Spencer Dinwiddie's latest idea is also likely a violation of CBA rules, but that won't stop him from trying. On Friday, Dinwiddie announced a GoFundMe with a $24,632,600 goal — the rough value of 2625.8 bitcoin. If met, he will allow fans to choose where he signs his next contract. If he falls short of that goal, he'll donate the money to charity. "I’m simply creating this GoFundMe as my commitment to my previous tweets," he wrote. "As of now 2625.8 BTC is roughly equivalent to $24,632,630 USD. If we hit the target then I will allow the fan base to determine my next team decision and sign a one year contract at that destination. If we do not hit the target goal then I will be donating 100% of this campaign to charity. Fan engagement comes in all shapes and sizes, lets have fun folks!" Detroit Free Press


The National Basketball Players Association has temporarily suspended its search for a successor to executive director Michele Roberts until there is more certainty on the future of the NBA season, league sources told Yahoo Sports. With the union in good hands, Roberts, who has two years remaining on her contract, will continue to lead the NBPA through the coronavirus crisis, which caused the NBA to suspend the season on March 11. Critical decisions and negotiations lie ahead that could drastically affect the players’ earnings in the next CBA in the wake of the pandemic. Yahoo Sports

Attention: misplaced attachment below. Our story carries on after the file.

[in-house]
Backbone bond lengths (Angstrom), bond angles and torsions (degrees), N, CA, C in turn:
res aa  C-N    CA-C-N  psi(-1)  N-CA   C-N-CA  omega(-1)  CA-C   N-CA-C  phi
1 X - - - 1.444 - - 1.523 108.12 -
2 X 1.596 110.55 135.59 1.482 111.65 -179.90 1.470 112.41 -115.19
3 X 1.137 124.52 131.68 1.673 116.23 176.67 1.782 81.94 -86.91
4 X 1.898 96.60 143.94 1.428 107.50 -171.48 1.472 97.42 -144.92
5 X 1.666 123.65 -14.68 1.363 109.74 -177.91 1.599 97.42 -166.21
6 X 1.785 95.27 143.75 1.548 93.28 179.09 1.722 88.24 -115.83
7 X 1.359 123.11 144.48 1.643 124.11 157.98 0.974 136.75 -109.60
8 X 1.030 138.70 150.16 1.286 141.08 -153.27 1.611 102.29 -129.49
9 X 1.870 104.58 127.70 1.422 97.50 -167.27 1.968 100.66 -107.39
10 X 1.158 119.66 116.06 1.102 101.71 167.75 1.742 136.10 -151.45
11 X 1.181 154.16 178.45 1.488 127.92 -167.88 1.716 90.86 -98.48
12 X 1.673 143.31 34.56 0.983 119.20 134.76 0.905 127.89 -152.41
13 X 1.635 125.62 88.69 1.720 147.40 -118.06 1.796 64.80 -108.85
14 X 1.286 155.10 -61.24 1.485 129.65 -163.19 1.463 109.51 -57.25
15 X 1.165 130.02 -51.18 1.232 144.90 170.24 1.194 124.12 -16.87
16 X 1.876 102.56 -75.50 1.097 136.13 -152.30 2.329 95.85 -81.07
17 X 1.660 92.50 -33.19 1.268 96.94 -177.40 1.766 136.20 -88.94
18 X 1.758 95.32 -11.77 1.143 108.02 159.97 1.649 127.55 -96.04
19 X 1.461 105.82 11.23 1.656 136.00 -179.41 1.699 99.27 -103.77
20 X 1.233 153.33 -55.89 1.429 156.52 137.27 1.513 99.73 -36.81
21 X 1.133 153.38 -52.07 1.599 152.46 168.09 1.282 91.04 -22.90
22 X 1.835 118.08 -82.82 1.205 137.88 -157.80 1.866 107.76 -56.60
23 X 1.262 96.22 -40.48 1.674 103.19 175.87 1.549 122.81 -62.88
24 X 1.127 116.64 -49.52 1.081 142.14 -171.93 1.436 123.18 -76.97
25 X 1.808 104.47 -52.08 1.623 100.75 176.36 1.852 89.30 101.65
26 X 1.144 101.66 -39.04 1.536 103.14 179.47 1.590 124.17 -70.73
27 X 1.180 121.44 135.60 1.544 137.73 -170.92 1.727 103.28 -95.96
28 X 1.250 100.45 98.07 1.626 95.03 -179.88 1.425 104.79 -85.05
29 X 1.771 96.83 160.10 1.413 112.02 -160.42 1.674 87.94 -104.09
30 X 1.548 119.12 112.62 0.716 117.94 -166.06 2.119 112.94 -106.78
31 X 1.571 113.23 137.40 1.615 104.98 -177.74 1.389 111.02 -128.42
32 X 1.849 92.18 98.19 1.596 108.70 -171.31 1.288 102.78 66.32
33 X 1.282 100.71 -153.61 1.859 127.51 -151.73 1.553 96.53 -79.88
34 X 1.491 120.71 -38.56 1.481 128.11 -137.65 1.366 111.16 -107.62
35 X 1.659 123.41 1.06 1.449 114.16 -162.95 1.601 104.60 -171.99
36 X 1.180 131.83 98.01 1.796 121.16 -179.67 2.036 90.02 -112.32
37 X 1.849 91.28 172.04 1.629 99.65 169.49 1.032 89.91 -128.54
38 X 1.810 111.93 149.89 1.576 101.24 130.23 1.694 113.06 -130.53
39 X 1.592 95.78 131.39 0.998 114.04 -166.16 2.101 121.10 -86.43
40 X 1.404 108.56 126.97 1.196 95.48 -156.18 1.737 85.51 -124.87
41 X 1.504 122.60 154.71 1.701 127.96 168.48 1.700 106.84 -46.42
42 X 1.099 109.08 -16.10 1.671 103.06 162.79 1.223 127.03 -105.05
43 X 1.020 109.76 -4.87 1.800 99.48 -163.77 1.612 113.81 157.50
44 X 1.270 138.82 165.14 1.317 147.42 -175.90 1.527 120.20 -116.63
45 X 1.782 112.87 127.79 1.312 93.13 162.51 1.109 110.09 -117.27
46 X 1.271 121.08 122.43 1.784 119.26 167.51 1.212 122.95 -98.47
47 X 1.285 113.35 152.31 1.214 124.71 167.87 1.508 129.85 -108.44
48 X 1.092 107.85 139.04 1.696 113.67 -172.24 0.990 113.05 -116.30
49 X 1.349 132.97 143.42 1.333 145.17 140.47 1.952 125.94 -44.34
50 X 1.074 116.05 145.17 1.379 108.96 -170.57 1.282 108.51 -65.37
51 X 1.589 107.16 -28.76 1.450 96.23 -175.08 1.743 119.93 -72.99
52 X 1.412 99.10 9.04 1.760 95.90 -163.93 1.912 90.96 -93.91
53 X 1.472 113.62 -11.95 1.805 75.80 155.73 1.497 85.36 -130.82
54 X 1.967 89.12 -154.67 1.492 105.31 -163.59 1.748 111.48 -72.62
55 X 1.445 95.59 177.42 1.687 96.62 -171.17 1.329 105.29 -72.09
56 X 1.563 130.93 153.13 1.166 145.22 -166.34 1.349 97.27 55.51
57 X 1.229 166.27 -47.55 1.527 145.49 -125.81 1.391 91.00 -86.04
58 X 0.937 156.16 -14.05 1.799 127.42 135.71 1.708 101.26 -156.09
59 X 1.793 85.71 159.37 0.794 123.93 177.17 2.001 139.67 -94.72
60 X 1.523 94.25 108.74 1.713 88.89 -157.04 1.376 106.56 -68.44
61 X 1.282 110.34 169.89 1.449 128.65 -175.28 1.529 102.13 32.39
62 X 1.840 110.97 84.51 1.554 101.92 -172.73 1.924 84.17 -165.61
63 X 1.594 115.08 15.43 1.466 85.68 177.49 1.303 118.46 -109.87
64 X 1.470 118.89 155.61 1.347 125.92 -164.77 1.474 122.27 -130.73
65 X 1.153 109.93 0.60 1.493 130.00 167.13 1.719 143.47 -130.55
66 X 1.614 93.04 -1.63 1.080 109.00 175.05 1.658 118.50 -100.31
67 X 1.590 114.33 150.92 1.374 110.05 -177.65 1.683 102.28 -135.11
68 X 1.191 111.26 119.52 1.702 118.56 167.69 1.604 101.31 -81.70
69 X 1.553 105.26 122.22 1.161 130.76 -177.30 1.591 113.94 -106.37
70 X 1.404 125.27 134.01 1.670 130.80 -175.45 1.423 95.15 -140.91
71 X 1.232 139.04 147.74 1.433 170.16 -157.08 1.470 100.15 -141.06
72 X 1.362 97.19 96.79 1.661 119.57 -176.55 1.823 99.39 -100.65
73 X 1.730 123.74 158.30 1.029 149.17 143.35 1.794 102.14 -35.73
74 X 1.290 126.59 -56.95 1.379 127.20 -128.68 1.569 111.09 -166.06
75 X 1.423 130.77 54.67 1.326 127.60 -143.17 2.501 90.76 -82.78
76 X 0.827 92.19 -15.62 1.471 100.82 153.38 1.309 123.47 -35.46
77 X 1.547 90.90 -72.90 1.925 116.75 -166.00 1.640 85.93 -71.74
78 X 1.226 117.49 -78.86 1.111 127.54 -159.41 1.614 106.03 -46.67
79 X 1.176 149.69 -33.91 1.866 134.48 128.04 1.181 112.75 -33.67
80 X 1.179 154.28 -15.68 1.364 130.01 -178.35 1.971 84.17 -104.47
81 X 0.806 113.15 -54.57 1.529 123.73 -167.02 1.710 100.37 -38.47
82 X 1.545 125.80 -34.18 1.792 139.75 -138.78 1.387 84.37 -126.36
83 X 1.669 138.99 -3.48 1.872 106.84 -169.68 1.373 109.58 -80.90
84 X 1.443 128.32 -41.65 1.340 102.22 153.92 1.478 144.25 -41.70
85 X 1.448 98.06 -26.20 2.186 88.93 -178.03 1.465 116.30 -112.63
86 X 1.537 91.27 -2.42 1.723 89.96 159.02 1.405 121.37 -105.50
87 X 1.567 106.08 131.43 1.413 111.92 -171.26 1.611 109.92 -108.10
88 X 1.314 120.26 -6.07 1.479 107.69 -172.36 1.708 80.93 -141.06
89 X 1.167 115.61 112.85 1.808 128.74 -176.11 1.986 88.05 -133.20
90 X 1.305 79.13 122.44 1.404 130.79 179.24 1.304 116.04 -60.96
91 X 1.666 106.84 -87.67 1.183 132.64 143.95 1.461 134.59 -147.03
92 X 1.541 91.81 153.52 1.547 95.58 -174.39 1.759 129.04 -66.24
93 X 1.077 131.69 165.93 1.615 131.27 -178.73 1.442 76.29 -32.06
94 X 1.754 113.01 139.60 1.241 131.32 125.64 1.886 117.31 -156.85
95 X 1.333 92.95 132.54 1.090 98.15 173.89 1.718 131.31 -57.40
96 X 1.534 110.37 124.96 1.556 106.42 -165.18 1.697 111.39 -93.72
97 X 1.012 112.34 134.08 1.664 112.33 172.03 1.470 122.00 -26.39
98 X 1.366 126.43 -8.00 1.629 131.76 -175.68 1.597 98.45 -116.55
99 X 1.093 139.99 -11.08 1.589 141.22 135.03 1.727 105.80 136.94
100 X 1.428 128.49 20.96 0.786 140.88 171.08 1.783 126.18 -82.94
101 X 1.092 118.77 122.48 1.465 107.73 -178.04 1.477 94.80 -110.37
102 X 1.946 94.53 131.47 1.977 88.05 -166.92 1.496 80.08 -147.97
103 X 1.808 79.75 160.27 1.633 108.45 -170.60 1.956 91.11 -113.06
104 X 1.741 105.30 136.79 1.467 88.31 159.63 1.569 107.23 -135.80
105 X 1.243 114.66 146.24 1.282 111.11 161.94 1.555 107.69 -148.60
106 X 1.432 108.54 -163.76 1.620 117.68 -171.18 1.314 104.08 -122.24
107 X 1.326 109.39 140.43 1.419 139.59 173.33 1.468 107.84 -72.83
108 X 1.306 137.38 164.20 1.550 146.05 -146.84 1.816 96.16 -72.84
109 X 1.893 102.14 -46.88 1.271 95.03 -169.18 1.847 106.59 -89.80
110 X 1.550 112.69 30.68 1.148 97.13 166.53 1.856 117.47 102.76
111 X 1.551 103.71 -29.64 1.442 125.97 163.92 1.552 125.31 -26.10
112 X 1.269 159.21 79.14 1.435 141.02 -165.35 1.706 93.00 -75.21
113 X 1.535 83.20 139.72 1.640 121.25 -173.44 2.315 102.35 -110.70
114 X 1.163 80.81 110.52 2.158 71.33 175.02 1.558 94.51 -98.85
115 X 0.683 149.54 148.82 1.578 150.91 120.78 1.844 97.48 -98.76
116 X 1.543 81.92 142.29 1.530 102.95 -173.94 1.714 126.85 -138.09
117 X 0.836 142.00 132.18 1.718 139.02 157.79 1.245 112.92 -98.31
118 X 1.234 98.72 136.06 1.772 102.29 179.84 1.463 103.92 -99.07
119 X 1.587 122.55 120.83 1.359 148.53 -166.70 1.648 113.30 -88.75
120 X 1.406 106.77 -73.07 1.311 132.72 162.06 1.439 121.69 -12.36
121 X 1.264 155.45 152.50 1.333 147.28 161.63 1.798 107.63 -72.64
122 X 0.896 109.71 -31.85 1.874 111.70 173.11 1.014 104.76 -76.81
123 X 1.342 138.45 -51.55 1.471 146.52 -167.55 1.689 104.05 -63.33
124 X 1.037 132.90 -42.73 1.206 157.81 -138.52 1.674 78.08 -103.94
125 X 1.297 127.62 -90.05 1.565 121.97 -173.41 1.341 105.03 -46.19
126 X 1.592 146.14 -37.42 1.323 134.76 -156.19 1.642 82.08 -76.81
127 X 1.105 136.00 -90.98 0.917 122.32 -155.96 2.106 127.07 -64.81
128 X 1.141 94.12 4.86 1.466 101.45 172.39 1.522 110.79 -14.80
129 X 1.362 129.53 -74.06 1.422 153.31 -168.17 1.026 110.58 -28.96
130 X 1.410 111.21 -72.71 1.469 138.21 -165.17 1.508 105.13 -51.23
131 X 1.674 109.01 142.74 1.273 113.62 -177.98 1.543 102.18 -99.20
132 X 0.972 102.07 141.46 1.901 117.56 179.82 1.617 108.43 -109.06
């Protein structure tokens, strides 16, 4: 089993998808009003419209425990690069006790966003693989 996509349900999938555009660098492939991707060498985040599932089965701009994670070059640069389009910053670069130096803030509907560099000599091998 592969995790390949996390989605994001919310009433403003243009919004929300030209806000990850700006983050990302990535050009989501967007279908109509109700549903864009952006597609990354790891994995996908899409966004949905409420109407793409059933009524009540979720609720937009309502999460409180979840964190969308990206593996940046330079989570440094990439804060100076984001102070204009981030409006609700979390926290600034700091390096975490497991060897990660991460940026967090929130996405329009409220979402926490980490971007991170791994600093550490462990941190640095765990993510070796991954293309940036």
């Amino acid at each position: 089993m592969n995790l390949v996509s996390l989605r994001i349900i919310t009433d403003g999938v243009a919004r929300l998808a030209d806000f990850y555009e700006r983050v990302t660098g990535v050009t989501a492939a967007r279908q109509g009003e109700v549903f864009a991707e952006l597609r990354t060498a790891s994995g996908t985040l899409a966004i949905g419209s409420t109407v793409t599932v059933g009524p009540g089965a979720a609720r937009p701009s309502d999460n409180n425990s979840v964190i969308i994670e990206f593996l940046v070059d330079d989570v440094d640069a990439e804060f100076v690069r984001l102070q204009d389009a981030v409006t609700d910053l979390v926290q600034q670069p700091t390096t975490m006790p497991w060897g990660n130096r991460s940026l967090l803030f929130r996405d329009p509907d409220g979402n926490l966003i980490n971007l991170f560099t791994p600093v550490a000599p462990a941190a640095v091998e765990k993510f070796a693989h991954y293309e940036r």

A week after NBA commissioner Adam Silver told players to prepare for what could be the "single greatest challenge of all of our lives," the president of the players' association, Chris Paul, has affirmed publicly -- and adamantly -- that players want a return to competition. The Oklahoma City Thunder guard, in an interview with Rachel Nichols that aired Friday on ESPN's The Jump, said the issues inherent are complex but worth navigating. "A lot of hard conversations that have to be made, a lot of hard decisions," Paul said. "But with the team around us, I think ultimately we'll get to where we want to. Obviously we want to play. Oh man, we want to play. We want to play bad. And I think that's a consensus for the guys around the league. We want it to be, obviously, as safe as possible. But the biggest thing is, we miss the game."